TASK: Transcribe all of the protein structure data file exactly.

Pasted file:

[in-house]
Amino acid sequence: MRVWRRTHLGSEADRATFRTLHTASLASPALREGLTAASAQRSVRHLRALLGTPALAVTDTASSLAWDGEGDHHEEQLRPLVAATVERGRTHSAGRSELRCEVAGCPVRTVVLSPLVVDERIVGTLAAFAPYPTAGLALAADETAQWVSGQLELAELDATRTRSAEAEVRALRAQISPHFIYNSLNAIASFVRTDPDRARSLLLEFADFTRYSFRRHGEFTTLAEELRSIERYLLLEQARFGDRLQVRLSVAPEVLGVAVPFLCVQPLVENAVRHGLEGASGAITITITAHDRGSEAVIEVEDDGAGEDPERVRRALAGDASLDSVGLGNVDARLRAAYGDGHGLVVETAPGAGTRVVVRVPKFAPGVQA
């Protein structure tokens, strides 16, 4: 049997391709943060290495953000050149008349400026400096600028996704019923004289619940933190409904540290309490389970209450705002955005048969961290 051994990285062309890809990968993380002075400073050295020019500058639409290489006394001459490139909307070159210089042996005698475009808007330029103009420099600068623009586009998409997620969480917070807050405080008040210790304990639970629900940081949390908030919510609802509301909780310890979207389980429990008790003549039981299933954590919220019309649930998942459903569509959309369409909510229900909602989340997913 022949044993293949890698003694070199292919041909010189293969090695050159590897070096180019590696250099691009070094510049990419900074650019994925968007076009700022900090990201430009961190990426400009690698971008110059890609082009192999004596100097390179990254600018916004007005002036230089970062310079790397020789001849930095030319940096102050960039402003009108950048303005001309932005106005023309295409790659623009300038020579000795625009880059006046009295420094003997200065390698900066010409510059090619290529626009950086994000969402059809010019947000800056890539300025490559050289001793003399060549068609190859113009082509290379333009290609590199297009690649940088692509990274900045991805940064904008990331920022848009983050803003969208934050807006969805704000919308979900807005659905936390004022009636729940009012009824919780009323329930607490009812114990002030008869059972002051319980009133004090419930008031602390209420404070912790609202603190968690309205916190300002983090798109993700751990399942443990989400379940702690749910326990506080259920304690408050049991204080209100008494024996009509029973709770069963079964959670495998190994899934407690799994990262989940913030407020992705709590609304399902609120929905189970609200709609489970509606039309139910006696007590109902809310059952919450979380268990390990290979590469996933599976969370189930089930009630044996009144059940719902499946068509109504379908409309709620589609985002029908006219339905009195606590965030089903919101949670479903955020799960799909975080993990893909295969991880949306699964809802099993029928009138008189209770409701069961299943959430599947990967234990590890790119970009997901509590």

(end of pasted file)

[in-house]
Amino acid sequence: MRVWRRTHLGSEADRATFRTLHTASLASPALREGLTAASAQRSVRHLRALLGTPALAVTDTASSLAWDGEGDHHEEQLRPLVAATVERGRTHSAGRSELRCEVAGCPVRTVVLSPLVVDERIVGTLAAFAPYPTAGLALAADETAQWVSGQLELAELDATRTRSAEAEVRALRAQISPHFIYNSLNAIASFVRTDPDRARSLLLEFADFTRYSFRRHGEFTTLAEELRSIERYLLLEQARFGDRLQVRLSVAPEVLGVAVPFLCVQPLVENAVRHGLEGASGAITITITAHDRGSEAVIEVEDDGAGEDPERVRRALAGDASLDSVGLGNVDARLRAAYGDGHGLVVETAPGAGTRVVVRVPKFAPGVQA
């Protein structure tokens, strides 16, 4: 049997391709943060290495953000050149008349400026400096600028996704019923004289619940933190409904540290309490389970209450705002955005048969961290 051994990285062309890809990968993380002075400073050295020019500058639409290489006394001459490139909307070159210089042996005698475009808007330029103009420099600068623009586009998409997620969480917070807050405080008040210790304990639970629900940081949390908030919510609802509301909780310890979207389980429990008790003549039981299933954590919220019309649930998942459903569509959309369409909510229900909602989340997913 022949044993293949890698003694070199292919041909010189293969090695050159590897070096180019590696250099691009070094510049990419900074650019994925968007076009700022900090990201430009961190990426400009690698971008110059890609082009192999004596100097390179990254600018916004007005002036230089970062310079790397020789001849930095030319940096102050960039402003009108950048303005001309932005106005023309295409790659623009300038020579000795625009880059006046009295420094003997200065390698900066010409510059090619290529626009950086994000969402059809010019947000800056890539300025490559050289001793003399060549068609190859113009082509290379333009290609590199297009690649940088692509990274900045991805940064904008990331920022848009983050803003969208934050807006969805704000919308979900807005659905936390004022009636729940009012009824919780009323329930607490009812114990002030008869059972002051319980009133004090419930008031602390209420404070912790609202603190968690309205916190300002983090798109993700751990399942443990989400379940702690749910326990506080259920304690408050049991204080209100008494024996009509029973709770069963079964959670495998190994899934407690799994990262989940913030407020992705709590609304399902609120929905189970609200709609489970509606039309139910006696007590109902809310059952919450979380268990390990290979590469996933599976969370189930089930009630044996009144059940719902499946068509109504379908409309709620589609985002029908006219339905009195606590965030089903919101949670479903955020799960799909975080993990893909295969991880949306699964809802099993029928009138008189209770409701069961299943959430599947990967234990590890790119970009997901509590």